The Legal Problems with NFTs in Video Games

A lot of companies have talked about the idea of implementing NFTs and other blockchain technology into their games.

Ubisoft has attempted to put them into their game Ghost Recon Breakpoint, Konami celebrated the 35th anniversary of their legendary Castlevania franchise with a collection of NFTs rather than a new game. SquareEnix has started selling several of its western studios and IP in an attempt to go all in on blockchain technology (to the point of targeting players who “play to contribute” rather than “play to have fun”) Entire games like Axie Infinity have been built around trading and battling NFT-based creatures.

Sega has gone both ways on the technology, initially saying that the “future of gaming” would include NFTs. They would then abandon those plans, with Sega operating officer Shuji Utsumi saying that “the action in play-to-earn games is boring” and “What’s the point if games are no fun?”

Konami Memorial NFTs were created to celebrate Castlevania’s 35th anniversary. Pictures of old games instead of a new game in a subgenre that has become especially popular since the last entry was created.

 While there are a lot of concerns over the total commodification of what should be fun, as well as the response that players have had thus far to said commodification, game developers may be wondering how they can work NFTs and blockchain technology into their games, or if they even should.

There are some very dangerous legal challenges to integrating NFTs into video games. We’ll take a look at just a few of these legal hurdles (as there are MANY legal and practical problems with NFTs with more appearing every single day) through the specific lens of blockchain in games.

However, a disclaimer before we get started. I am an attorney. I am not a psychic. Sadly, I cannot see the future. As such, I’m writing this post not from the perspective of what technology will become and what the law will become to match it, but from the perspective of how technology is now and what the law currently is. Things could change legally and in terms of the application of the underlying technology of blockchain, so we can only discuss how things currently are legally and technologically.

With that out of the way, let’s talk about NFTs in gaming. 

What is an NFT?

There’s a lot of misunderstanding about what an NFT is, even among enthusiasts. For their part, there has been no attempt by any regulatory body to define what an NFT is nor what rights it confers. Even within the same blockchain system, two different NFT sales can confer very different rights.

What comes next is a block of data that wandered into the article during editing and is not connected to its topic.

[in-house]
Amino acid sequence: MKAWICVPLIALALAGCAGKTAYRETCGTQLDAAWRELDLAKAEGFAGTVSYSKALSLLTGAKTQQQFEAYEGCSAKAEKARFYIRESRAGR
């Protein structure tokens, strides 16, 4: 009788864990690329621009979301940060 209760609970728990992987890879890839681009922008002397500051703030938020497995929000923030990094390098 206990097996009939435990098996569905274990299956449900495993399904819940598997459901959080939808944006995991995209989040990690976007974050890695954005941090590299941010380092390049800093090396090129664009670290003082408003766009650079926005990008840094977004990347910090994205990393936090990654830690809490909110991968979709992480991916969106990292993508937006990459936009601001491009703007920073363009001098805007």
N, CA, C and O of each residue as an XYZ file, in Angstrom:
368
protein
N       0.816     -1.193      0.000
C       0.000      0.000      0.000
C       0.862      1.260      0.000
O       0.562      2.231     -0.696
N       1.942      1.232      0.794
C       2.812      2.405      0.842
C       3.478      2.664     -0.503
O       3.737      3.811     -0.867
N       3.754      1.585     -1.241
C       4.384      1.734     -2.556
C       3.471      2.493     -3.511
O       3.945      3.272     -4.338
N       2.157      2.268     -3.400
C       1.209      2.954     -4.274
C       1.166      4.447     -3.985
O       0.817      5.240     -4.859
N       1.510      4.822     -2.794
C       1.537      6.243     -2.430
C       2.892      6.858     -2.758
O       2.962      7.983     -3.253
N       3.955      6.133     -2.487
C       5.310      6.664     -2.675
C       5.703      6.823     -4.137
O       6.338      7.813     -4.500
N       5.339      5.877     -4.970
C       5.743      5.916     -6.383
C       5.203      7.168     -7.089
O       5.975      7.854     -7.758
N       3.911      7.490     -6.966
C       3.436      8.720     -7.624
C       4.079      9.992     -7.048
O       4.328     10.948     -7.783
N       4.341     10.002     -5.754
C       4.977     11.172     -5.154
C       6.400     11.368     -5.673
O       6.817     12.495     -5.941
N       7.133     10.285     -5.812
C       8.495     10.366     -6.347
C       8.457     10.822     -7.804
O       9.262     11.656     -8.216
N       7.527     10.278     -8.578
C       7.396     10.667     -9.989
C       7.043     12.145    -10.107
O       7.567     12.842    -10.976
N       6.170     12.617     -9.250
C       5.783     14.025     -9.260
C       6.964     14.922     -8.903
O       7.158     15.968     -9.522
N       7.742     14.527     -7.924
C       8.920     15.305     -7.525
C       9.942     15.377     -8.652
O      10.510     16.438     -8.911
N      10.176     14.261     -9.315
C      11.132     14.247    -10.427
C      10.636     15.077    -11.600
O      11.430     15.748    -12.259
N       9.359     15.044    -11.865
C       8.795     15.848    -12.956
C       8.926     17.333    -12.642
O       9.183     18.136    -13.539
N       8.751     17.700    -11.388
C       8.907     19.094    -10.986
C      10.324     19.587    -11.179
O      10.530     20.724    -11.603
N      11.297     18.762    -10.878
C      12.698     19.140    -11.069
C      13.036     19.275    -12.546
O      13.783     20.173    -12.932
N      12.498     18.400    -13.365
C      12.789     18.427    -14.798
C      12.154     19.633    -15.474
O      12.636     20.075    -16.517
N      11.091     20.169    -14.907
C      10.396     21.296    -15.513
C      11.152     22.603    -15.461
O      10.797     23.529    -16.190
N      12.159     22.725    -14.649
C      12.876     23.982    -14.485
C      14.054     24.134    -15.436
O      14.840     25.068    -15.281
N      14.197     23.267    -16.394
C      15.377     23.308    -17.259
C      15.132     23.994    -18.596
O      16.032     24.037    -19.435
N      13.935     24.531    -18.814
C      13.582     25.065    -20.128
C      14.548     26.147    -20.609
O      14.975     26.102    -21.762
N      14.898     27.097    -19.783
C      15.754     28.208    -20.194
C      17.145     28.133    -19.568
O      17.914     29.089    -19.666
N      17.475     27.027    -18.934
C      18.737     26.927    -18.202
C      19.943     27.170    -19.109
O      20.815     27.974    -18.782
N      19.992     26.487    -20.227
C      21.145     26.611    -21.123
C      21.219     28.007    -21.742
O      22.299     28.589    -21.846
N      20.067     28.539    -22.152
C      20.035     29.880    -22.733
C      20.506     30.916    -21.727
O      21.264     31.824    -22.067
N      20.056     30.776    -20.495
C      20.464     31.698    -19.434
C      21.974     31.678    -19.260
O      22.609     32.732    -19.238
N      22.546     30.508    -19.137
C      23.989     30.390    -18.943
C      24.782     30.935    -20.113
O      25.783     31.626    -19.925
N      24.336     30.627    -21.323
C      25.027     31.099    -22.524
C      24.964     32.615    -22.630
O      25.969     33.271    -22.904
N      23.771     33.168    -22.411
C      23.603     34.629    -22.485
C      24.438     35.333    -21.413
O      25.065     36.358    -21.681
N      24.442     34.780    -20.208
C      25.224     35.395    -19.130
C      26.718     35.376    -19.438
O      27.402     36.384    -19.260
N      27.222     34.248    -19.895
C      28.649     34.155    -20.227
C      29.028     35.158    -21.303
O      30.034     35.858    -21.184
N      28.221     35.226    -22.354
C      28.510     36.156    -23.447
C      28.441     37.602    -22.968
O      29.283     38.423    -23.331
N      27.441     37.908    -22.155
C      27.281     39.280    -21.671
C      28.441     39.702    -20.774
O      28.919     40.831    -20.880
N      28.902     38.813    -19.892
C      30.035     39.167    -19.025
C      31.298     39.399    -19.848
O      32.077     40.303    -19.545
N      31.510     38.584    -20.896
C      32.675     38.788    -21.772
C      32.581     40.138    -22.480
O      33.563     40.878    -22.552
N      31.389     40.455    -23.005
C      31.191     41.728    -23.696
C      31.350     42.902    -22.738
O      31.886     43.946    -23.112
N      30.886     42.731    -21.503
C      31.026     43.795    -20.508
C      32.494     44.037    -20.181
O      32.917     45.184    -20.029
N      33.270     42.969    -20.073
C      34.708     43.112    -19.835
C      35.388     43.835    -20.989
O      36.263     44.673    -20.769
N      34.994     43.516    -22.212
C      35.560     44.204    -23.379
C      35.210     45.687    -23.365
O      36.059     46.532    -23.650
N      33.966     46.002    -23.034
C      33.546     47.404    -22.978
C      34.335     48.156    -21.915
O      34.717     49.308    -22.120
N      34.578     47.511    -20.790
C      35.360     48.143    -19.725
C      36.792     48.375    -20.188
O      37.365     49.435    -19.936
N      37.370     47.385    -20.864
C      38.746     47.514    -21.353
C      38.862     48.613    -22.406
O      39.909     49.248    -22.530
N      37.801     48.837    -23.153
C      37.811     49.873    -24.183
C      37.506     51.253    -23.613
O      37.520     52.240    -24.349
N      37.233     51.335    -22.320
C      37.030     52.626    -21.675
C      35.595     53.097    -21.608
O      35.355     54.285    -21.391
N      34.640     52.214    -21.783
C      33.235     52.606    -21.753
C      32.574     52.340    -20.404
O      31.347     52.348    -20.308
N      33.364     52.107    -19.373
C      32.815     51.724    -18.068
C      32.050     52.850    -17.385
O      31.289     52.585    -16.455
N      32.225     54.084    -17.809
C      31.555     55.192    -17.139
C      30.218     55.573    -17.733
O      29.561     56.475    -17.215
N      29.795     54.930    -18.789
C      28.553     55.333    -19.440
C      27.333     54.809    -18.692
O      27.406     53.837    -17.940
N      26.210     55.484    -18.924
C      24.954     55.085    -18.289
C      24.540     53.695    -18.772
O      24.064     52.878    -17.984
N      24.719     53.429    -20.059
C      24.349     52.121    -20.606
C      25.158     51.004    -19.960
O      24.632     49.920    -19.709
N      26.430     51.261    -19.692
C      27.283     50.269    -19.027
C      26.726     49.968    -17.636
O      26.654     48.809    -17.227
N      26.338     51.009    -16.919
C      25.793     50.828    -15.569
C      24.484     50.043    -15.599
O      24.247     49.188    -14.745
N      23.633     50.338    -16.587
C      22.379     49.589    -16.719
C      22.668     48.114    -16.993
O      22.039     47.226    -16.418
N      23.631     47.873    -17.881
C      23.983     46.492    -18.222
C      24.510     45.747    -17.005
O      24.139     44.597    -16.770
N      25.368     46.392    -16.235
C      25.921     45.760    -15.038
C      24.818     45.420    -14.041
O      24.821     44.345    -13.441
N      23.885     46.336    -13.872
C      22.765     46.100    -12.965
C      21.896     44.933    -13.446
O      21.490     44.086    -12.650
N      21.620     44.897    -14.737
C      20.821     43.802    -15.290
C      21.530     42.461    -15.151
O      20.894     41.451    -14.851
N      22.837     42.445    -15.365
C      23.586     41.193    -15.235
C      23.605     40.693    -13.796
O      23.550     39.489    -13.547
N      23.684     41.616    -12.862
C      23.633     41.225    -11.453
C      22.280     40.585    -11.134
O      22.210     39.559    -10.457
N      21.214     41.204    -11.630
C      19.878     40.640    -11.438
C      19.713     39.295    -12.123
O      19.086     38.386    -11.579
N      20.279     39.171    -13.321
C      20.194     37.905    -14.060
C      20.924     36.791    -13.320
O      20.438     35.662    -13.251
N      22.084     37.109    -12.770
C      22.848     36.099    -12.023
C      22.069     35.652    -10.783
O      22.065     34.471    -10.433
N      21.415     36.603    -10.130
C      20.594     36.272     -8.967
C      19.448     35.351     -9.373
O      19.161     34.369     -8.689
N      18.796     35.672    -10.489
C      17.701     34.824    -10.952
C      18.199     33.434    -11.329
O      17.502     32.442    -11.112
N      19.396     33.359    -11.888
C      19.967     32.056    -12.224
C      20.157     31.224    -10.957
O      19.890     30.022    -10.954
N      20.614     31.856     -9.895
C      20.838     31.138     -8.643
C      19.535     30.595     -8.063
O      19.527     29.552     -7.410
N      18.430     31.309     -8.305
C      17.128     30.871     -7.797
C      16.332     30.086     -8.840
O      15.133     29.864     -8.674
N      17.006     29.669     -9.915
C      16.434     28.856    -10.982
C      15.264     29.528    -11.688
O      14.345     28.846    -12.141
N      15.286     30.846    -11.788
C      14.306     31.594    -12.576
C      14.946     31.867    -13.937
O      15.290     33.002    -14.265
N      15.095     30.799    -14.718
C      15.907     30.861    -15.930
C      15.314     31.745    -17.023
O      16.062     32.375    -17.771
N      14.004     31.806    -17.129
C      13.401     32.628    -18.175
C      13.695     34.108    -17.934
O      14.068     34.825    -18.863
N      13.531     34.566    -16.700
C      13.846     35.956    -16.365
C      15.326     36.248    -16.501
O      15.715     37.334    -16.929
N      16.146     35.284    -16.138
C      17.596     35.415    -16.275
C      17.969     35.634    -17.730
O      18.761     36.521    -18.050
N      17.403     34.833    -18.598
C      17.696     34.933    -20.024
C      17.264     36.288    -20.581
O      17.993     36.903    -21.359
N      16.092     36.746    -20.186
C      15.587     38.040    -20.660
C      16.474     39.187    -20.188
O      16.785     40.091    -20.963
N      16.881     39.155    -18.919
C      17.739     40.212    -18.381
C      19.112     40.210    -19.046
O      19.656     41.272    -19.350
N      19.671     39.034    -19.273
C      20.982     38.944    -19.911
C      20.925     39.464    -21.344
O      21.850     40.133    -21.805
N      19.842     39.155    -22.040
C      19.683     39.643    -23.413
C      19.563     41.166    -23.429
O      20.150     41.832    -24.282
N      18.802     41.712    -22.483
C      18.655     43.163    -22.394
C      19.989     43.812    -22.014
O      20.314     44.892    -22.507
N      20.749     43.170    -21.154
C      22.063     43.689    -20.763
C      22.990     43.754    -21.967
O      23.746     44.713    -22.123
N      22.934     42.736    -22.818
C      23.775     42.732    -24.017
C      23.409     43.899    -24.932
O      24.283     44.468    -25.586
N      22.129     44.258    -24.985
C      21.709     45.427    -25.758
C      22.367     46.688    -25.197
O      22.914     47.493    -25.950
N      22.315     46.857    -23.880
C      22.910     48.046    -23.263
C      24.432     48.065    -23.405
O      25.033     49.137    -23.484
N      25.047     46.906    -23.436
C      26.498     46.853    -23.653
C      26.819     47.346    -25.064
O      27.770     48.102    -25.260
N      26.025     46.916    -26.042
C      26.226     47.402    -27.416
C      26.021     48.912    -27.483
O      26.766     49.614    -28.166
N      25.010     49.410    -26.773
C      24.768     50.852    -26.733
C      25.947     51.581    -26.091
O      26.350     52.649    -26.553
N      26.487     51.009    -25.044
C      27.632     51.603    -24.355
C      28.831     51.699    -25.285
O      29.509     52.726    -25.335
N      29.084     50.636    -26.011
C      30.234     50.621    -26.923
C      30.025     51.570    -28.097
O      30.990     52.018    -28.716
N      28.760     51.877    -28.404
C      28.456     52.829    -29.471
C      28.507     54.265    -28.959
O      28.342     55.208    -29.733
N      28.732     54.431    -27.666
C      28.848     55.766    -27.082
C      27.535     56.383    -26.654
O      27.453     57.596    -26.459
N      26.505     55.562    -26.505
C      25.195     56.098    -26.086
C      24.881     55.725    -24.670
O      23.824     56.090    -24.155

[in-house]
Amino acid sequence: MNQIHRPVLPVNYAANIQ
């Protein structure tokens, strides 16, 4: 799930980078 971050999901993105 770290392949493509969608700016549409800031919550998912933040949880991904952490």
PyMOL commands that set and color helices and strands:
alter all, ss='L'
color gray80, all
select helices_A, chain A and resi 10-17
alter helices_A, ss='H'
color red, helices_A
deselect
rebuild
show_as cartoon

An NFT is simply an entry on a blockchain that represents a token. A blockchain is a series of transactions that are stored on a decentralized ledger. How that ledger functionally works is beyond the scope of this post and is better explained elsewhere as it has little bearing on the legal implications of the transaction, but it is sufficient to say that when you purchase an NFT, you are purchasing a receipt that shows that there was a transaction that granted the token to you.

“NFT” stands for Non-Fungible Token. Something is fungible if it is interchangeable. Money is a great example of this. If you and I trade dollar bills of the same denomination, we’re in the same position. Money is therefore fungible. On the other hand, if we trade collectible cards or something else that’s unique, the trade does not put us in the same positions, since those items are unique.

Since each token in an NFT is theoretically unique, they are said to be non-fungible. An NFT is simply a unique token that can be passed through transactions on a decentralized ledger.

Pokémon and other trading cards are non-fungible because they are unique. Cash is fungible, one dollar is the same as the other.

NFTs are not digital art. They are not a sign of ownership on their own. This is where some confusion happens. NFTs can have associated “smart contracts”1Ironically these are neither smart nor contracts. They are simply code that exists on the blockchain to control certain transactions using various inputs to output different transactions. on the blockchain, that can have bits of data stored on them. Since blockchain technology is inherently inefficient by design, this bit of data has to be fairly small. An NFT could have a link to an image stored elsewhere, though the actual image will be significantly more difficult to store on the blockchain, so the image (or other asset) is typically stored elsewhere.